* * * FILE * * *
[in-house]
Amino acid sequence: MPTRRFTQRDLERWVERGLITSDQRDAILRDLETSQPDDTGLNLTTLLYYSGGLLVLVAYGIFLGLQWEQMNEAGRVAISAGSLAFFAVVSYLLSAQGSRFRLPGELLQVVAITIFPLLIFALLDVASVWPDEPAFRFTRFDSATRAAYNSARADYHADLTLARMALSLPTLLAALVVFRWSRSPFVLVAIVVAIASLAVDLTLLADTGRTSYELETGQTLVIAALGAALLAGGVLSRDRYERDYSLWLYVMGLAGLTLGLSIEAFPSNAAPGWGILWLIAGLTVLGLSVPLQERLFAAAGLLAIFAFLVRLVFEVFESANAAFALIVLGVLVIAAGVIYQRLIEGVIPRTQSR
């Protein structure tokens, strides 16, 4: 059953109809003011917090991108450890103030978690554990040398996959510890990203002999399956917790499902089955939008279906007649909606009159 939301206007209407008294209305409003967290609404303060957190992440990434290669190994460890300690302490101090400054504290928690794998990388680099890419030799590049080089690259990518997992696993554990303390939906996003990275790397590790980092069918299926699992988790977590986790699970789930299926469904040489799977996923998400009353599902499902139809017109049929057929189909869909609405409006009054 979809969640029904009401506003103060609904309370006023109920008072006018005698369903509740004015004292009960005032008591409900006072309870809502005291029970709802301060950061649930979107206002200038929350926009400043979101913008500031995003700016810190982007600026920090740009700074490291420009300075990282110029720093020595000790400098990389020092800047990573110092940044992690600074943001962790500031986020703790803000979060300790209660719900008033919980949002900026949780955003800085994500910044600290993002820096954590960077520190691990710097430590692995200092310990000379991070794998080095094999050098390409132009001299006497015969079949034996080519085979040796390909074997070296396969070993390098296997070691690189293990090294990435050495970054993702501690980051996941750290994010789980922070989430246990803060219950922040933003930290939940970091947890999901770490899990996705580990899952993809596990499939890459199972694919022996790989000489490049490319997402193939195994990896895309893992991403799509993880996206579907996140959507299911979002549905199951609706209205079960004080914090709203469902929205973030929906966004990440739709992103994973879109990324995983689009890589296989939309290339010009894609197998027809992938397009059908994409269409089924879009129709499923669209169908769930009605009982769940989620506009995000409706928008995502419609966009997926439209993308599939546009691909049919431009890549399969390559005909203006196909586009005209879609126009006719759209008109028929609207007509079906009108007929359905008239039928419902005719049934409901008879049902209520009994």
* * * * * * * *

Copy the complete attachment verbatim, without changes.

[in-house]
Amino acid sequence: MPTRRFTQRDLERWVERGLITSDQRDAILRDLETSQPDDTGLNLTTLLYYSGGLLVLVAYGIFLGLQWEQMNEAGRVAISAGSLAFFAVVSYLLSAQGSRFRLPGELLQVVAITIFPLLIFALLDVASVWPDEPAFRFTRFDSATRAAYNSARADYHADLTLARMALSLPTLLAALVVFRWSRSPFVLVAIVVAIASLAVDLTLLADTGRTSYELETGQTLVIAALGAALLAGGVLSRDRYERDYSLWLYVMGLAGLTLGLSIEAFPSNAAPGWGILWLIAGLTVLGLSVPLQERLFAAAGLLAIFAFLVRLVFEVFESANAAFALIVLGVLVIAAGVIYQRLIEGVIPRTQSR
């Protein structure tokens, strides 16, 4: 059953109809003011917090991108450890103030978690554990040398996959510890990203002999399956917790499902089955939008279906007649909606009159 939301206007209407008294209305409003967290609404303060957190992440990434290669190994460890300690302490101090400054504290928690794998990388680099890419030799590049080089690259990518997992696993554990303390939906996003990275790397590790980092069918299926699992988790977590986790699970789930299926469904040489799977996923998400009353599902499902139809017109049929057929189909869909609405409006009054 979809969640029904009401506003103060609904309370006023109920008072006018005698369903509740004015004292009960005032008591409900006072309870809502005291029970709802301060950061649930979107206002200038929350926009400043979101913008500031995003700016810190982007600026920090740009700074490291420009300075990282110029720093020595000790400098990389020092800047990573110092940044992690600074943001962790500031986020703790803000979060300790209660719900008033919980949002900026949780955003800085994500910044600290993002820096954590960077520190691990710097430590692995200092310990000379991070794998080095094999050098390409132009001299006497015969079949034996080519085979040796390909074997070296396969070993390098296997070691690189293990090294990435050495970054993702501690980051996941750290994010789980922070989430246990803060219950922040933003930290939940970091947890999901770490899990996705580990899952993809596990499939890459199972694919022996790989000489490049490319997402193939195994990896895309893992991403799509993880996206579907996140959507299911979002549905199951609706209205079960004080914090709203469902929205973030929906966004990440739709992103994973879109990324995983689009890589296989939309290339010009894609197998027809992938397009059908994409269409089924879009129709499923669209169908769930009605009982769940989620506009995000409706928008995502419609966009997926439209993308599939546009691909049919431009890549399969390559005909203006196909586009005209879609126009006719759209008109028929609207007509079906009108007929359905008239039928419902005719049934409901008879049902209520009994």